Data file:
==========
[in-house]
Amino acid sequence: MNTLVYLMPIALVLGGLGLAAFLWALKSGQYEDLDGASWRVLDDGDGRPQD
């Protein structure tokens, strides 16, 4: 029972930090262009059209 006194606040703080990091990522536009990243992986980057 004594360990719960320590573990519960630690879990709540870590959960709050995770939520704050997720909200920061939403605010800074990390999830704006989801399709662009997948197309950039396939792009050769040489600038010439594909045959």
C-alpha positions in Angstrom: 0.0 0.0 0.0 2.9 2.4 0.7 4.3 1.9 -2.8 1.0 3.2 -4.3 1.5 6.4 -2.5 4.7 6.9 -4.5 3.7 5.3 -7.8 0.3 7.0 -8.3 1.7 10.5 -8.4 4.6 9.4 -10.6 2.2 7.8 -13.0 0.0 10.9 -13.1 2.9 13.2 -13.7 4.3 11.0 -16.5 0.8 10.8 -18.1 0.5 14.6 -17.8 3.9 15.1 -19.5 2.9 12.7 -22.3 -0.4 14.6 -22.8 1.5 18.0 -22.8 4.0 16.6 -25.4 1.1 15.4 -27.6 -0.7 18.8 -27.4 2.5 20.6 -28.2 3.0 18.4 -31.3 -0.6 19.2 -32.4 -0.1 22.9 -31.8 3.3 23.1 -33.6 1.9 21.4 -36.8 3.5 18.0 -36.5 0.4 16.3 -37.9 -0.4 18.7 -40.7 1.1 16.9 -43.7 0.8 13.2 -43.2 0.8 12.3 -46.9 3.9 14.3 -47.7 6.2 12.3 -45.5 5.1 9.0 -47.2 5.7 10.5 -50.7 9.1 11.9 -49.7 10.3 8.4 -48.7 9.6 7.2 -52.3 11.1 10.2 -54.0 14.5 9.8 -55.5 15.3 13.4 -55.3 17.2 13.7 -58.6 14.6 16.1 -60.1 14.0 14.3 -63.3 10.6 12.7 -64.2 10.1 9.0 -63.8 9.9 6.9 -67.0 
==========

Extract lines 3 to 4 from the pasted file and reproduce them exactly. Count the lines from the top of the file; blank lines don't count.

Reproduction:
């Protein structure tokens, strides 16, 4: 029972930090262009059209 006194606040703080990091990522536009990243992986980057 004594360990719960320590573990519960630690879990709540870590959960709050995770939520704050997720909200920061939403605010800074990390999830704006989801399709662009997948197309950039396939792009050769040489600038010439594909045959």
C-alpha positions in Angstrom: 0.0 0.0 0.0 2.9 2.4 0.7 4.3 1.9 -2.8 1.0 3.2 -4.3 1.5 6.4 -2.5 4.7 6.9 -4.5 3.7 5.3 -7.8 0.3 7.0 -8.3 1.7 10.5 -8.4 4.6 9.4 -10.6 2.2 7.8 -13.0 0.0 10.9 -13.1 2.9 13.2 -13.7 4.3 11.0 -16.5 0.8 10.8 -18.1 0.5 14.6 -17.8 3.9 15.1 -19.5 2.9 12.7 -22.3 -0.4 14.6 -22.8 1.5 18.0 -22.8 4.0 16.6 -25.4 1.1 15.4 -27.6 -0.7 18.8 -27.4 2.5 20.6 -28.2 3.0 18.4 -31.3 -0.6 19.2 -32.4 -0.1 22.9 -31.8 3.3 23.1 -33.6 1.9 21.4 -36.8 3.5 18.0 -36.5 0.4 16.3 -37.9 -0.4 18.7 -40.7 1.1 16.9 -43.7 0.8 13.2 -43.2 0.8 12.3 -46.9 3.9 14.3 -47.7 6.2 12.3 -45.5 5.1 9.0 -47.2 5.7 10.5 -50.7 9.1 11.9 -49.7 10.3 8.4 -48.7 9.6 7.2 -52.3 11.1 10.2 -54.0 14.5 9.8 -55.5 15.3 13.4 -55.3 17.2 13.7 -58.6 14.6 16.1 -60.1 14.0 14.3 -63.3 10.6 12.7 -64.2 10.1 9.0 -63.8 9.9 6.9 -67.0 